With the more true knowledge of his whereabouts in the water he could also enjoy time with the floaties on. Although as his competence had grown he preferred swimming without. With the support and help from Dad he was developing his swimming skills, and that was a fun challenge for him.

 

Son and Dad have fun and grow under a fathers great leadership

 

Flotation Devices

A flotation device, such as a Pool Noodle or Swim Ring, can give a child freedom to move around independently in the water. But too much time spent with flotation devices can adversely impact muscle memory and your child’s swimming, so use these aids in moderation.

From the Book: "Happy Babies Swim"

 

Always stay close to your child

- This probably goes without saying, but you should never leave your child alone in or around water. And even if you are present, you should not take your eyes off of them. Children are naturally curious and want to explore, and they have not developed the ability to calculate risk or understand consequence.

Therefor it is always the adults role to keep them safe by guiding them towards fun activities and away from any danger. It’s never a child’s responsibility to keep themselves safe - it’s the adults responsibility! Your child naturally trusts that you are taking full responsibility for his safety.

An adult should always be with a child in the water, or at arm’s reach depending how old and comfortable of a swimmer the child is.

One day many years ago Chloe and her Mom, equally nervous, entered the pool at the swim school. As they waded in to join the larger group, Mom’s thoughts were spiraling with numerous worries, “Am I holding her properly? Do the other parents notice me fumbling around? What if Chloe doesn’t like the water? Ugh, I hate a scene… will I get my money back if she hates to swim? I can’t believe it took months to get into this class and now that we’re here I’m already regretting it!”

Every day since Chloe was born had been a struggle for Mom. Chloe was then a five-months old little girl with big serious eyes that noticed everything around her. She easily started crying and it was often difficult for her Mom to soothe and comfort her again. Mom worried a lot and she tried so hard. She did everything she could think of, bought all the “right” things, read all the good books on parenting, followed blogs and listened to good advice. Little did it help. The worry and many cries was wearing on the whole family. Next in line of activities for Chloe to try was baby swimming.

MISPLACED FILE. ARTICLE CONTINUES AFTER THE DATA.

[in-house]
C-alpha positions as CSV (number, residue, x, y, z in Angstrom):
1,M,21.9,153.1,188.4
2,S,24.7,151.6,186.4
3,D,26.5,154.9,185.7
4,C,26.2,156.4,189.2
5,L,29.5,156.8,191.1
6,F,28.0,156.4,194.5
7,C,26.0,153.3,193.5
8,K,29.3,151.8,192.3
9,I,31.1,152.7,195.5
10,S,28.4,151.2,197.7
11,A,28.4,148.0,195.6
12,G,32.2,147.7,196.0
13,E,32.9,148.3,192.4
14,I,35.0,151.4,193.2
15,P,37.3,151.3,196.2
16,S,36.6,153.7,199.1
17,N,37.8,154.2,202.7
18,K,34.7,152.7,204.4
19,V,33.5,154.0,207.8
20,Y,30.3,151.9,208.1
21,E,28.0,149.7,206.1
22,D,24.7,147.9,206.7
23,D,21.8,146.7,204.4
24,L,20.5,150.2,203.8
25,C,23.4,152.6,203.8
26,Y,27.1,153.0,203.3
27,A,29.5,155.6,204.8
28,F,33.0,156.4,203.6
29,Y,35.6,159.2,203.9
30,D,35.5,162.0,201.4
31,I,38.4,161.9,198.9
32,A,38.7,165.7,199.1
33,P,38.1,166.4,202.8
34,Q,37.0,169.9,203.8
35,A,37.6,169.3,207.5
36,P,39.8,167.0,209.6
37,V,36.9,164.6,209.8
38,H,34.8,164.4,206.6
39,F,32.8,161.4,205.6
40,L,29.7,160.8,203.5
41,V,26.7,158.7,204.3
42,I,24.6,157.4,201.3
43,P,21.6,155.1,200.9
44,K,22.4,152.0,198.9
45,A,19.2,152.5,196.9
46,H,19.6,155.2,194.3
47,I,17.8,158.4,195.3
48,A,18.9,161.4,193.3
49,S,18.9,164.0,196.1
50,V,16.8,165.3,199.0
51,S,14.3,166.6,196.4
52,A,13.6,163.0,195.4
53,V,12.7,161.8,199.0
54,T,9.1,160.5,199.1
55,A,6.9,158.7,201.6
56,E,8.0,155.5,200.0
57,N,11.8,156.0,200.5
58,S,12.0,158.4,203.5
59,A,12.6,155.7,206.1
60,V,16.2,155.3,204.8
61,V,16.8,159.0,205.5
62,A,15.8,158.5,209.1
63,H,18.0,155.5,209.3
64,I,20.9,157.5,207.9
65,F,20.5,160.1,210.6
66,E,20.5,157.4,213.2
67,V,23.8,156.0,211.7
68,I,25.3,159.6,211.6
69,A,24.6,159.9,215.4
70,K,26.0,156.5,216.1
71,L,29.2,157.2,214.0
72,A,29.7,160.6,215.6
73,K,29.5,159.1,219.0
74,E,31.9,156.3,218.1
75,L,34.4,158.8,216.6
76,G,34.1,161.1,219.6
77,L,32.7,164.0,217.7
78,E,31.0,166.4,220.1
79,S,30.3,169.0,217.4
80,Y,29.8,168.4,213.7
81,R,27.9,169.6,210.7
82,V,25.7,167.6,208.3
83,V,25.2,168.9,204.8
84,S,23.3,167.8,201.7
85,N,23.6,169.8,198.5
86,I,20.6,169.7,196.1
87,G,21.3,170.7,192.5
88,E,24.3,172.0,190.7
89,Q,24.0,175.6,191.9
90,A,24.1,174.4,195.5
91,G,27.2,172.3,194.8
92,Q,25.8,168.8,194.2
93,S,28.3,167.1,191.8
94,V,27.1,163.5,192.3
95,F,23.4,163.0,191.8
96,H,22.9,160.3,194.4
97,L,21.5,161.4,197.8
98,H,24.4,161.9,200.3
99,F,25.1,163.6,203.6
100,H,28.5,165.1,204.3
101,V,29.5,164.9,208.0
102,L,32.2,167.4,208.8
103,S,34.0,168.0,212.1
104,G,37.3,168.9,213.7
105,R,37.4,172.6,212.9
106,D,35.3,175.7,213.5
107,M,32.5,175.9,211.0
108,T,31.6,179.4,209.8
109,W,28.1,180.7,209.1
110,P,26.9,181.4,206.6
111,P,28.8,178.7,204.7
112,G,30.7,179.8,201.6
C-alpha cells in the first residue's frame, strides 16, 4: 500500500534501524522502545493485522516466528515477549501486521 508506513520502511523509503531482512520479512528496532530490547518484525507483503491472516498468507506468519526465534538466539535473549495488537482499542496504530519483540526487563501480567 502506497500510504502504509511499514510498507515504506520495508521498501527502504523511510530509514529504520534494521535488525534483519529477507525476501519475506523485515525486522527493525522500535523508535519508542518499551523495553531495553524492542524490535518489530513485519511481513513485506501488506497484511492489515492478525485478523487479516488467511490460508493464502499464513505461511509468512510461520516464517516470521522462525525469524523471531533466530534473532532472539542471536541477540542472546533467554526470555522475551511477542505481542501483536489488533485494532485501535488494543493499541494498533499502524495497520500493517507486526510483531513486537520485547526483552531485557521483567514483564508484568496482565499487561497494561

Soon after entering the water Chloe started crying. At that point, it was all becoming a little too much for Mom. She was thinking, “How did I end up with a child that cries all the time? This happens at home and now in the water too!” She was on the verge of giving up and crying herself.

The teacher saw her, the rest of the group saw her too and they all felt how difficult it was for Mom and Chloe. Chloe’s Mom wanted, as most parents do, her baby to be happy and content. In order for her to do that Mom needed to relax. Mom needed reassuring words, understanding and empathy. She needed to know that she was welcome, that she was a good parent and that her daughter was a wonderful little girl that at this point was trying to tell her Mom that her mothers worry worried her.
For Mom to relax she needed to know that she would get help and support when needed and that neither her or Chloe would be pushed into doing anything they were not ready for. They were not there to perform. They were there to enjoy, to learn and to grow together. The teacher looked her deep into her eyes and told her that. Chloe’s Mom wanted to believe it all. She relaxed, a little. She needed time and to also experience it before she would be able to relax more.